• MMBI White Paper on Use of MPLS in LTE MR-238 Issue 1 February 2010 © The Broadband Forum. All rights reserved 21 of 23 4 Future Mobile subscribers are growing rapidly around the world. According to a Portio Research report (source: Portio Research Mobile Factbook 2009), there will be an estimated 5.8 billion mobile subscribers worldwide by 2013. In addition, consumer devices such as set-top boxes and cars are becoming “connected.” Machine-to-machine communication is expected to rise significantly, and by 2020 the number of connections is expected to reach tens of billions. Mobile networks are going to be both more numerous and much larger than they are today. Future networks will need an end-to-end standards-based solution capable of transporting multiple services, with the ability to support the scalability needed and quick recovery mechanisms. Having a single end-to-end backhaul solution also simplifies provisioning of the network, thereby reducing operational complexity and costs. MPLS is a mature technology capable of transporting any service to anywhere, thereby offering greater returns on investment to service providers. With the continued commitment and investment from major vendors and service providers, MPLS is expected to further strengthen and enable the community to furnish innovative services at a lower price.
  • MMBI White Paper on Use of MPLS in LTE MR-238 Issue 1 February 2010 © The Broadband Forum. All rights reserved 22 of 23 5 Conclusion The world’s first commercial LTE service was launched in December 2009, and more than dozen service providers around the world have plans to launch LTE services in 2010. Migration to LTE is expected to quicken in the next few years. Service providers are migrating to LTE- based RAN and Ethernet-based packet backhaul networks, gaining the ability to offer mobile data capacities comparable to fixed broadband technologies. The resulting 4G network will enable service providers to offer new data-intensive services at a low cost per bit. The service providers’ goal is to deliver these new services while making optimal use of the network and guaranteeing SLAs from any one point in the network to another. The Broadband Forum specifies the architecture of the mobile backhaul network infrastructure and recommends how state-of-the-art technologies can be optimally employed to support that goal. MPLS is a mature and ubiquitous technology which is already widely deployed and playing an important role in packet-based core networks solving similar problems. Mobile backhaul networks consist of access and aggregation segments. Ethernet technologies can be deployed in the access segment and can complement MPLS in the aggregation segment. Deployment of MPLS in the access segment is expected to strengthen in the near future. In converged deployments where both mobile and fixed subscribers share the same transport network, MPLS in both access and aggregation segments enables better and more cost-effective control of services end-to-end. The development of additional packet transport capabilities (MPLS-TP) will further strengthen the adoption of MPLS in new market segments. The Broadband Forum, which is composed of leading vendors and service providers, defines the use of MPLS in LTE backhaul networks. The forum develops architecture and requirements that describe application of relevant standardized technologies in LTE backhaul networks. The Broadband Forum has also published a tutorial on MPLS use in LTE backhaul networks. The Broadband Forum work in mobile backhaul complements other standard bodies like the Metro Ethernet Forum. MEF defines Ethernet services and the Broadband Forum complements this by focusing on implementation infrastructures that support these services. Broadband Forum, MEF, and ITU-T Q13/SG15, in conjunction with technologies from IETF and IEEE, provide a complete set of standards needed to build mobile backhaul solutions. The Broadband Forum has launched a certification program to facilitate implementations of standards-based MPLS solutions and services. By having their products certified, vendors are able to demonstrate the quality of their products at a reduced cost. By choosing certified products, service providers are able to launch new services at a reduced time to market. For more information please visit the Broadband Forum site at www.broadband-forum.org.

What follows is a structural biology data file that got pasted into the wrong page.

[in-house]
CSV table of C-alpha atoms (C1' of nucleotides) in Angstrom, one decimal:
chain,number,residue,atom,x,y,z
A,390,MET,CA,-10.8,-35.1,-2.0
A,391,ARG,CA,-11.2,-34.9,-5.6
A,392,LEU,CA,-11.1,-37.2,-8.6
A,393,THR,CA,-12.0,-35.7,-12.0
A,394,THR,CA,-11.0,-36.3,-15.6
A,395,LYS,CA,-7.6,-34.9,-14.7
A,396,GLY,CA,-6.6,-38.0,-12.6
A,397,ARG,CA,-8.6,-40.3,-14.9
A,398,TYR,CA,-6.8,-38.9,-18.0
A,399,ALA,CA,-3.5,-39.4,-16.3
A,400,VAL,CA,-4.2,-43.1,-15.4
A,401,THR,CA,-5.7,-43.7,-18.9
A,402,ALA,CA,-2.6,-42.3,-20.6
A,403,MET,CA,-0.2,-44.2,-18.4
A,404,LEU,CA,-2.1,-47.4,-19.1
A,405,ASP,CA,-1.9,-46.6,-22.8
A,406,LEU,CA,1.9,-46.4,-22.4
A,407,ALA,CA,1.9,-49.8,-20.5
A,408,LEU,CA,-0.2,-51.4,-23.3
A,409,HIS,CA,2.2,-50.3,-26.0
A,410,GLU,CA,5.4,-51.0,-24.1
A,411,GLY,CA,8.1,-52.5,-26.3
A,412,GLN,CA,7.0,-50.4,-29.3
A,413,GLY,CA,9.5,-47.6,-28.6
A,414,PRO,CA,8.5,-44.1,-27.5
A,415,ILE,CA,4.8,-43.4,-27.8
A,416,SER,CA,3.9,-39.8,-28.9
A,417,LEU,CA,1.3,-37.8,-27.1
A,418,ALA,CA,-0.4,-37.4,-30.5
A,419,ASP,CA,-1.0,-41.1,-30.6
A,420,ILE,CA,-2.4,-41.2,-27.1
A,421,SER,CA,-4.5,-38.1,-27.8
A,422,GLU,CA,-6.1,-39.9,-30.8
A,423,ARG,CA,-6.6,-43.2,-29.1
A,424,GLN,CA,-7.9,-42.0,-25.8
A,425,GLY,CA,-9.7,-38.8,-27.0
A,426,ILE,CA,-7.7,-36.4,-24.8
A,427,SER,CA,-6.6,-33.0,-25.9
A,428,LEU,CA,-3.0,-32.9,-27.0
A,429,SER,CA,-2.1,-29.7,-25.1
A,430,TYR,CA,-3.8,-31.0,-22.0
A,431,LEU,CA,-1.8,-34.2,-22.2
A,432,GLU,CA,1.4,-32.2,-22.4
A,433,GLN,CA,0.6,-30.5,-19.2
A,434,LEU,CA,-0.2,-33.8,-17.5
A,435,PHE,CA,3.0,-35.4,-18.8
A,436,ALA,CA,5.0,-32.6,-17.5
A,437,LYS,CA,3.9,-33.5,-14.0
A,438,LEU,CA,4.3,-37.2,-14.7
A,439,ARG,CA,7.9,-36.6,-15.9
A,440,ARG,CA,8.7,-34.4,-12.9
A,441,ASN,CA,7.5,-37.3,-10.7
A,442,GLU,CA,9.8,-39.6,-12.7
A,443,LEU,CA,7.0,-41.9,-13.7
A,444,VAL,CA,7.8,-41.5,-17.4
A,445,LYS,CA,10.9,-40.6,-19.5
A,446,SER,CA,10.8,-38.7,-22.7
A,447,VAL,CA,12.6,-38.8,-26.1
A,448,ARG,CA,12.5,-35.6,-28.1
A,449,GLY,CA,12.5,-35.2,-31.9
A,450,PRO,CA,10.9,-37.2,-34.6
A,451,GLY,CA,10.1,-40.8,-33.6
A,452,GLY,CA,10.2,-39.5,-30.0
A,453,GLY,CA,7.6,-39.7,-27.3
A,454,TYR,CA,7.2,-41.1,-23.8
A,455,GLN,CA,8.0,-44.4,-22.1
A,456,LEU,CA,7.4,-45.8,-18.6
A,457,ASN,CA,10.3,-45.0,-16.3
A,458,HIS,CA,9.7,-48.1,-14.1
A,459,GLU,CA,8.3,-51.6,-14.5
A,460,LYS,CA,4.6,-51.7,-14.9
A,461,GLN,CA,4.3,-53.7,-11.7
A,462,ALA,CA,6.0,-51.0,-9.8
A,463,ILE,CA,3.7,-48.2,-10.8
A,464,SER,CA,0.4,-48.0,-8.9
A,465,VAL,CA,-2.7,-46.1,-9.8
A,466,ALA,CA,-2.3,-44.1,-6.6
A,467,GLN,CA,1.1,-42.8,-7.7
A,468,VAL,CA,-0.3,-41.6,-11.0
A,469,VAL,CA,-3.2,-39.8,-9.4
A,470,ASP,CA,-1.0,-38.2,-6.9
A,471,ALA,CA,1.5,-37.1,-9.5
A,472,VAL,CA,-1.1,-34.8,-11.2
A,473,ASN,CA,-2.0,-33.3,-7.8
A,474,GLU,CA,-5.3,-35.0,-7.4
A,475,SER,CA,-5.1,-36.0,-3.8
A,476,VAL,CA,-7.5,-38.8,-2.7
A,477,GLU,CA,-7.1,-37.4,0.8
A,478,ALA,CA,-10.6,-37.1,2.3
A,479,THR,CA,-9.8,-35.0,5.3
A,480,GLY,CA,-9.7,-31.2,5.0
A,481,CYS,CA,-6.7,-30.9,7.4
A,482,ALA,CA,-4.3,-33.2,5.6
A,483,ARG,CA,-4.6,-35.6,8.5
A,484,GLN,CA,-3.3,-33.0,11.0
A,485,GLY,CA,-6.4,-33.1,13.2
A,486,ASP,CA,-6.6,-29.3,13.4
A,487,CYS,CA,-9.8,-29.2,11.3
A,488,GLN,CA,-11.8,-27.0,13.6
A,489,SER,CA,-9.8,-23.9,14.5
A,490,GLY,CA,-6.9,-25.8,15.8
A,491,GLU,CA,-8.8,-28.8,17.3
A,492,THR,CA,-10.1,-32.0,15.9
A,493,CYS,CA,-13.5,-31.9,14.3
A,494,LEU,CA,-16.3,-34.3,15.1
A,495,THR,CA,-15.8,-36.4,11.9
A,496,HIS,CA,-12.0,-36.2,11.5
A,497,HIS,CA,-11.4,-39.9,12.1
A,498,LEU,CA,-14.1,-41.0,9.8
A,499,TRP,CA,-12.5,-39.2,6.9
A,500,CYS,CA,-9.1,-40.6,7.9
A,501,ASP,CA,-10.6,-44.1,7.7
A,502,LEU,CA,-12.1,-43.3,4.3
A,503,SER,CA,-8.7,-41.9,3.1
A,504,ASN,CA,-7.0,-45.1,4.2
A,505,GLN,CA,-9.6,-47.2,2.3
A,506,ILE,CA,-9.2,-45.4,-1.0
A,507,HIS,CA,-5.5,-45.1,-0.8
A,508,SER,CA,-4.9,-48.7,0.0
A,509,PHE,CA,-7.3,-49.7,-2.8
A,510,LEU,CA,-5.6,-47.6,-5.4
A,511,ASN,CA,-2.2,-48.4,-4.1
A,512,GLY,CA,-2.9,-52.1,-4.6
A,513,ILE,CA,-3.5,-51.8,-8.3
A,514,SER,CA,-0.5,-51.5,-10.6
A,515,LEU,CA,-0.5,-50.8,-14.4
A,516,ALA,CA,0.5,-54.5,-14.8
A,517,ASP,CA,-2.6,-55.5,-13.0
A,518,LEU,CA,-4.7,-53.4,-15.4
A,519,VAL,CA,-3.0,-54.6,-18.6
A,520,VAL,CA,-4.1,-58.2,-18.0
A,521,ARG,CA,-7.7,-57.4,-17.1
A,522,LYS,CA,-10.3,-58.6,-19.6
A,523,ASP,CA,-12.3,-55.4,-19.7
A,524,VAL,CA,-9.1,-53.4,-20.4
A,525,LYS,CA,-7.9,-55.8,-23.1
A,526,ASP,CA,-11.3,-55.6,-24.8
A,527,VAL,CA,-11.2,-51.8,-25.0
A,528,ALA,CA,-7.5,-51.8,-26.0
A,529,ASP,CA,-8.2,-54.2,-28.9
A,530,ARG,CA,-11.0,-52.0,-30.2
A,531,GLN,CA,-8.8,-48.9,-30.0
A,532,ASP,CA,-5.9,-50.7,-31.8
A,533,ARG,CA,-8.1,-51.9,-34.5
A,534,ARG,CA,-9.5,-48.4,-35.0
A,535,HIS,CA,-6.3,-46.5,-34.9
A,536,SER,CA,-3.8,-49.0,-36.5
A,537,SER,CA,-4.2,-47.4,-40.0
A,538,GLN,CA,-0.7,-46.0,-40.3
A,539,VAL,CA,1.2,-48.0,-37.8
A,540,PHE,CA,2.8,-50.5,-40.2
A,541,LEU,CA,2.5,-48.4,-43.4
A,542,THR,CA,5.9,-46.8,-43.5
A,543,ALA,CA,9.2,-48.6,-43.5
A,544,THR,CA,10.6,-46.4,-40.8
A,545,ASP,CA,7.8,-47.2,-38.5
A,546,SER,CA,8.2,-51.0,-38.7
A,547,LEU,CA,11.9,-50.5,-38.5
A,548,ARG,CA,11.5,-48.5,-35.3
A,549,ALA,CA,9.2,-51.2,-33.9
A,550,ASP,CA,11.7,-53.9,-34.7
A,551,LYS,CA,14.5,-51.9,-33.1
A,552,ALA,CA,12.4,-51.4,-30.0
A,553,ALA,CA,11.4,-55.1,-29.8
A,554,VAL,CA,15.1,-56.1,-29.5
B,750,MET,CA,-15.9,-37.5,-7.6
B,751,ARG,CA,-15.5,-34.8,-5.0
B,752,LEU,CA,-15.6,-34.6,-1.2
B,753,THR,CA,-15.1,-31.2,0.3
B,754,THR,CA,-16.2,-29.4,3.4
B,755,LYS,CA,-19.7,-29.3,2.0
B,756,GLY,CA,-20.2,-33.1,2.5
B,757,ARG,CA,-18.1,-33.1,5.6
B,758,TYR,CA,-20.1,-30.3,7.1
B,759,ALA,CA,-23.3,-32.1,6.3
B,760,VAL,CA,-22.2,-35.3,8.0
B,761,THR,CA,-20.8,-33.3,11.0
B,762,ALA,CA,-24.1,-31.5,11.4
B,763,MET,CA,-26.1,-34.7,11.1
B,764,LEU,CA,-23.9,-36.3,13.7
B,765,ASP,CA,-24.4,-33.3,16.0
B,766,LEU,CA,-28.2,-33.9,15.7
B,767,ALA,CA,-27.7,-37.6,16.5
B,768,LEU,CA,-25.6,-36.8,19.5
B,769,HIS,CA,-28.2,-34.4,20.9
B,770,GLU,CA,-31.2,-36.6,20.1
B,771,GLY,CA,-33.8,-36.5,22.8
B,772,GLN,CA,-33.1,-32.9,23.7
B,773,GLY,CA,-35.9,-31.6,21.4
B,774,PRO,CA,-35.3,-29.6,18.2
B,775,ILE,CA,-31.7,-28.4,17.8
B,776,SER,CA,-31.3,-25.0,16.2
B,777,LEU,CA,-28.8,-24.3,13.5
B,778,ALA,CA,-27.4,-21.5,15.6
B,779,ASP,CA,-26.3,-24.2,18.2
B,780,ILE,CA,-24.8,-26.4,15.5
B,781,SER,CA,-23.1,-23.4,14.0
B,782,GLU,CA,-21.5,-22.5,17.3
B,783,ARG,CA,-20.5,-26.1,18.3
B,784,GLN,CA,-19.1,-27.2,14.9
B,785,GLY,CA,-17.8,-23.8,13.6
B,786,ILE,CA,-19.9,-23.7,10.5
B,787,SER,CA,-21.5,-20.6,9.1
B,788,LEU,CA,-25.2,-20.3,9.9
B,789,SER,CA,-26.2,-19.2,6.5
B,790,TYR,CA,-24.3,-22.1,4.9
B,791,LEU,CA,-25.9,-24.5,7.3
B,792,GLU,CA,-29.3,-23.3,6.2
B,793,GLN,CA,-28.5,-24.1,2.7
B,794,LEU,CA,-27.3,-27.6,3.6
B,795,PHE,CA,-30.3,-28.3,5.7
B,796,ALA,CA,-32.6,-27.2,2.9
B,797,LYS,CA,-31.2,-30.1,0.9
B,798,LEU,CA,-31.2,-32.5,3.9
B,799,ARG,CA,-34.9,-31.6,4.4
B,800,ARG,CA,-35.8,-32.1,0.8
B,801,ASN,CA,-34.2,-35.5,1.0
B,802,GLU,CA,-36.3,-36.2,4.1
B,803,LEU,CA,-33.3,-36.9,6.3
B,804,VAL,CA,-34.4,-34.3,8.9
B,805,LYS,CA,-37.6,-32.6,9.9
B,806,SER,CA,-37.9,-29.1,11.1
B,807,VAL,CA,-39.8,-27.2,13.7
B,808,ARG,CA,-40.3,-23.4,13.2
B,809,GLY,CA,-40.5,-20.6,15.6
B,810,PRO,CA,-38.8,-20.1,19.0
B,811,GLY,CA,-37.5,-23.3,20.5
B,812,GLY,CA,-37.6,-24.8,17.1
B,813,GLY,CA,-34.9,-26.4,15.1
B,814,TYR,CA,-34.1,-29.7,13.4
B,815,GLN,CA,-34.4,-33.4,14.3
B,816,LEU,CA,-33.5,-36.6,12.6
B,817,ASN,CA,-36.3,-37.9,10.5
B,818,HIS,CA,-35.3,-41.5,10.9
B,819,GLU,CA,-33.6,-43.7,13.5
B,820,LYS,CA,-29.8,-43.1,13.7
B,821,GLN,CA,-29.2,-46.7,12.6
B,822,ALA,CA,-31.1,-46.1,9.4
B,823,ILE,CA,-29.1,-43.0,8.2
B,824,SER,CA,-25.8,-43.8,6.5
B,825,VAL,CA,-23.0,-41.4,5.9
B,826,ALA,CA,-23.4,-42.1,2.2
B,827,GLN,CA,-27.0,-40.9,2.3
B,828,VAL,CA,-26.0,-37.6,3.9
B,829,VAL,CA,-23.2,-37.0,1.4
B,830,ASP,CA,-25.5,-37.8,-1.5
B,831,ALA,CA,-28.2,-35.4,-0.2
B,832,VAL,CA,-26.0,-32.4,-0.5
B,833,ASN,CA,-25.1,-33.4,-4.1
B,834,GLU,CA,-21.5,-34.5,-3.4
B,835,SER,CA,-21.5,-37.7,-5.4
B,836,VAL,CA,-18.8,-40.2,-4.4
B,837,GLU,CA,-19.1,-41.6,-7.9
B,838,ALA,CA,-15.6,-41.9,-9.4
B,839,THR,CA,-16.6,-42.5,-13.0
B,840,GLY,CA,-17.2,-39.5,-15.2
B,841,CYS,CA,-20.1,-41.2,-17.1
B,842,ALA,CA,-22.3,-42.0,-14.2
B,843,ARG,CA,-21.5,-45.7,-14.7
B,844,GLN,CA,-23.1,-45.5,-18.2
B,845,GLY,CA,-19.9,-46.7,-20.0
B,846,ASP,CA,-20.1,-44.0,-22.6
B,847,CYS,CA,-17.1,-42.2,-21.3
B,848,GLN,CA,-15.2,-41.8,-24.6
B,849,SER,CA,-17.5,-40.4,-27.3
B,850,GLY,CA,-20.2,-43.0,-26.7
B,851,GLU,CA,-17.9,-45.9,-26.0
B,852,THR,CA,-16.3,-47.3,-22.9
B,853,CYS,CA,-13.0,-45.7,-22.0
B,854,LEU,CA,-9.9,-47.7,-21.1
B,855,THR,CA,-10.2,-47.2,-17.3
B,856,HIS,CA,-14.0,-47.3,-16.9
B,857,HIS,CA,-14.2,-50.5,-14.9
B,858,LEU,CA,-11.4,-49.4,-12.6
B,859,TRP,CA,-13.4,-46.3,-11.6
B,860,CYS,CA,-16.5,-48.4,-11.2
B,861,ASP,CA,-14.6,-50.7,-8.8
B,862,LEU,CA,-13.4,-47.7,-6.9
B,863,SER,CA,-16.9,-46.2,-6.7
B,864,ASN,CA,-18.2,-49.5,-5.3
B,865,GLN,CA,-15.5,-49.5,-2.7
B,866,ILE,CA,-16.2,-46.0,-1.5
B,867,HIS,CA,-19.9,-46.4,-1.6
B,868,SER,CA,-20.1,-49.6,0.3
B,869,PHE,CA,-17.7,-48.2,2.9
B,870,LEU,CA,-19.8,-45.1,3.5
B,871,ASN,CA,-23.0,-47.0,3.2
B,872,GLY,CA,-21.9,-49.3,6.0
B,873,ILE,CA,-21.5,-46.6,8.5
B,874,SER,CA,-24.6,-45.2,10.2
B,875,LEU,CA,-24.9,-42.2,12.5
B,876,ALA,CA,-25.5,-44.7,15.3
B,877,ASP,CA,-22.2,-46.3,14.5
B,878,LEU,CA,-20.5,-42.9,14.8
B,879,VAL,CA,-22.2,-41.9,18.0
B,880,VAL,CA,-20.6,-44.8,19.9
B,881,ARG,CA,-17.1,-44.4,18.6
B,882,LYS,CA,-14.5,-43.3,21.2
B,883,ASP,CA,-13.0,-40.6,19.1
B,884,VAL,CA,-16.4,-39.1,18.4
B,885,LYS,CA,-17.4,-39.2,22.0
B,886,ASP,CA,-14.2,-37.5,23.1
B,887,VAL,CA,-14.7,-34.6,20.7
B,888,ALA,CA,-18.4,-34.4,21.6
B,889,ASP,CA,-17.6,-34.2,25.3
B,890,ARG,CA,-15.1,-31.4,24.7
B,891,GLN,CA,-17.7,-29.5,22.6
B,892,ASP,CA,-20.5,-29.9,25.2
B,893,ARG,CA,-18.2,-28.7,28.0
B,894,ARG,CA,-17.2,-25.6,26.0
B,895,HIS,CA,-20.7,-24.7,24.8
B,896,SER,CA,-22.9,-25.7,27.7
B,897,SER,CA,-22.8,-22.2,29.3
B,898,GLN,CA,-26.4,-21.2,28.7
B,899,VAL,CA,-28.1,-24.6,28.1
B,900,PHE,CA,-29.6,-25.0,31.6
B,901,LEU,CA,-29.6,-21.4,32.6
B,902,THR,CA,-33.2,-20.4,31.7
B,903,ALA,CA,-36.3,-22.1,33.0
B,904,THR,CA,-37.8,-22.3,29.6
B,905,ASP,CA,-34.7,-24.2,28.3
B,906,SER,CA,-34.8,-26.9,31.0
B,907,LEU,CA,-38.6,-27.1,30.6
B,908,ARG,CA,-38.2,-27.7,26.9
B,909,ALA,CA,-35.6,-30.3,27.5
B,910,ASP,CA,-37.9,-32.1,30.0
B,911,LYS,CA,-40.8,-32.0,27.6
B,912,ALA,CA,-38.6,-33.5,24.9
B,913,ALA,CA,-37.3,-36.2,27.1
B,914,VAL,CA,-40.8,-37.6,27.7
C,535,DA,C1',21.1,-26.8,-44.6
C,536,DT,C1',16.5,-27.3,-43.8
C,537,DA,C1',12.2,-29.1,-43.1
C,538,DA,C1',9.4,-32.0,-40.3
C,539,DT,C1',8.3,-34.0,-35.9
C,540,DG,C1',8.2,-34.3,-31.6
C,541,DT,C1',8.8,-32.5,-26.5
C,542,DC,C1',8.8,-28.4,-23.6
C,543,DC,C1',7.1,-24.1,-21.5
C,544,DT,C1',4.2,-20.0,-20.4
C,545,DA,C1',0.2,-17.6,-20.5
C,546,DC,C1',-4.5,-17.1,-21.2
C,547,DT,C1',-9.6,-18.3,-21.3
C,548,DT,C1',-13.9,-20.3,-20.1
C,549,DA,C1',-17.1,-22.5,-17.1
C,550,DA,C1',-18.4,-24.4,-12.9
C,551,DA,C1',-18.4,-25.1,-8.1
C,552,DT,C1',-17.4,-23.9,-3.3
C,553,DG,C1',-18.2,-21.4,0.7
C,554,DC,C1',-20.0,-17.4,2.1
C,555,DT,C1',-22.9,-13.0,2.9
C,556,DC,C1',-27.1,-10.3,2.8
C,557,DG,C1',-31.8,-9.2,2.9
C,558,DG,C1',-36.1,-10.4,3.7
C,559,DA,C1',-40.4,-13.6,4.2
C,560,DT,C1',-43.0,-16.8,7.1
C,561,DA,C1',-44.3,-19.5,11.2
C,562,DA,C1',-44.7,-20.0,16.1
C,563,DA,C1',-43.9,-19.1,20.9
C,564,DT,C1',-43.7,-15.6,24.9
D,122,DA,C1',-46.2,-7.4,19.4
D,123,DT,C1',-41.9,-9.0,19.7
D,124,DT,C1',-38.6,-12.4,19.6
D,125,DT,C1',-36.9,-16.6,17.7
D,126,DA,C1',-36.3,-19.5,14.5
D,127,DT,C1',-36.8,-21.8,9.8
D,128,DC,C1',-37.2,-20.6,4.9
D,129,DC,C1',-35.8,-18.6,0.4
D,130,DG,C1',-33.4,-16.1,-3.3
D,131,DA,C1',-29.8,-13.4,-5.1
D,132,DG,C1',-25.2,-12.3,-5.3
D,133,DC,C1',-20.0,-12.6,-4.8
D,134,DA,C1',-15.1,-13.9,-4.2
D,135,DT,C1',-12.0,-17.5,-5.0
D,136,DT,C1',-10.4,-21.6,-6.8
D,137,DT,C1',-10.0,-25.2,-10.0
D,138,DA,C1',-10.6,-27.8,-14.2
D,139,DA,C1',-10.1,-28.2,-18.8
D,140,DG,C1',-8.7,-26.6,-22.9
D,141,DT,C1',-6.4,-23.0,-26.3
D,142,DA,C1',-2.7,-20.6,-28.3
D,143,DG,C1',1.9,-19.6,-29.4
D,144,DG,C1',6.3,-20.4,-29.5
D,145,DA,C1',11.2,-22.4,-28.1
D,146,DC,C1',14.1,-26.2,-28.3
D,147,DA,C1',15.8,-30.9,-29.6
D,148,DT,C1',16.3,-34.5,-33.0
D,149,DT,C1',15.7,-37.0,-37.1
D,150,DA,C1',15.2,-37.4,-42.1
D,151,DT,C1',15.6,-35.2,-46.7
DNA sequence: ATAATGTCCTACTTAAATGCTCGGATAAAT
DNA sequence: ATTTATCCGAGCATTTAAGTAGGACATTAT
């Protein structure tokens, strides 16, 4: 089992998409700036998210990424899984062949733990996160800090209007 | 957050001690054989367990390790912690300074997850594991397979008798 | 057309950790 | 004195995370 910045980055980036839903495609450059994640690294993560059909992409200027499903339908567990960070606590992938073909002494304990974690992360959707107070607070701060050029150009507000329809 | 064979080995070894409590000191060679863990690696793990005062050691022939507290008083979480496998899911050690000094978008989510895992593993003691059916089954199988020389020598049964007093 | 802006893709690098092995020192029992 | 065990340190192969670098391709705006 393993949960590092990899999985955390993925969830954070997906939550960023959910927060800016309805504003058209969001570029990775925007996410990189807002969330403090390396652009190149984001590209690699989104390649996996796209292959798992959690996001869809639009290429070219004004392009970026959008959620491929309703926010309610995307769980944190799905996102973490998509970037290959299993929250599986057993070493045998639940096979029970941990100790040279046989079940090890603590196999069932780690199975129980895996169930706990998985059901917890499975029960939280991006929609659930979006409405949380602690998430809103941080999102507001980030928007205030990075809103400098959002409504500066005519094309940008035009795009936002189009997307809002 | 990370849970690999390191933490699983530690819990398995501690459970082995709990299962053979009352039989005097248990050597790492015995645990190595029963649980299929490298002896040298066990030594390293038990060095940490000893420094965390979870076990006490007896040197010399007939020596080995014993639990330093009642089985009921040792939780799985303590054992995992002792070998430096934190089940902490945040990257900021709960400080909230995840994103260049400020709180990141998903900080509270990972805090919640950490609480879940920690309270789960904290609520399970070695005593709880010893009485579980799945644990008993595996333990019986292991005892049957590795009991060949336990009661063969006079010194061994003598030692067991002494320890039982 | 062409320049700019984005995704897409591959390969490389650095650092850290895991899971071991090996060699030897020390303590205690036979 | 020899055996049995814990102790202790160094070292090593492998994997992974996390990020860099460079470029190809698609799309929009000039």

• MMBI White Paper on Use of MPLS in LTE MR-238 Issue 1 February 2010 © The Broadband Forum. All rights reserved 23 of 23 Notice The Broadband Forum is a non-profit corporation organized to create guidelines for broadband network system development and deployment. This Broadband Forum Marketing Report has been approved by members of the Forum. This Broadband Forum Marketing Report is not binding on the Broadband Forum, any of its members, or any developer or service provider. This Broadband Forum Marketing Report is subject to change, but only with approval of members of the Forum. This Marketing Report is copyrighted by the Broadband Forum, and all rights are reserved. Portions of this Marketing Report may be copyrighted by Broadband Forum members. This Broadband Forum Marketing Report is provided AS IS, WITH ALL FAULTS. ANY PERSON HOLDING A COPYRIGHT IN THIS BROADBAND FORUM MARKETING REPORT, OR ANY PORTION THEREOF, DISCLAIMS TO THE FULLEST EXTENT PERMITTED BY LAW ANY REPRESENTATION OR WARRANTY, EXPRESS OR IMPLIED, INCLUDING, BUT NOT LIMITED TO, ANY WARRANTY: (A) OF ACCURACY, COMPLETENESS, MERCHANTABILITY, FITNESS FOR A PARTICULAR PURPOSE, NON-INFRINGEMENT, OR TITLE; (B) THAT THE CONTENTS OF THIS BROADBAND FORUM MARKETING REPORT ARE SUITABLE FOR ANY PURPOSE, EVEN IF THAT PURPOSE IS KNOWN TO THE COPYRIGHT HOLDER; (C) THAT THE IMPLEMENTATION OF THE CONTENTS OF THE MARKETING REPORT WILL NOT INFRINGE ANY THIRD PARTY PATENTS, COPYRIGHTS, TRADEMARKS OR OTHER RIGHTS. By using this Broadband Forum Marketing Report, users acknowledge that implementation may require licenses to patents. The Broadband Forum encourages but does not require its members to identify such patents. For a list of declarations made by Broadband Forum member companies, please see http://www.broadband-forum.org. No assurance is given that licenses to patents necessary to implement this Marketing Report will be available for license at all or on reasonable and non-discriminatory terms. ANY PERSON HOLDING A COPYRIGHT IN THIS BROADBAND FORUM MARKETING REPORT, OR ANY PORTION THEREOF, DISCLAIMS TO THE FULLEST EXTENT PERMITTED BY LAW (A) ANY LIABILITY (INCLUDING DIRECT, INDIRECT, SPECIAL, OR CONSEQUENTIAL DAMAGES UNDER ANY LEGAL THEORY) ARISING FROM OR RELATED TO THE USE OF OR RELIANCE UPON THIS MARKETING REPORT; AND (B) ANY OBLIGATION TO UPDATE OR CORRECT THIS MARKETING REPORT. Broadband Forum Marketing Reports may be copied, downloaded, stored on a server or otherwise re-distributed in their entirety only, and may not be modified without the advance written permission of the Broadband Forum. The text of this notice must be included in all copies of this Broadband Forum Marketing Report. End of Broadband Forum Marketing Report MR-238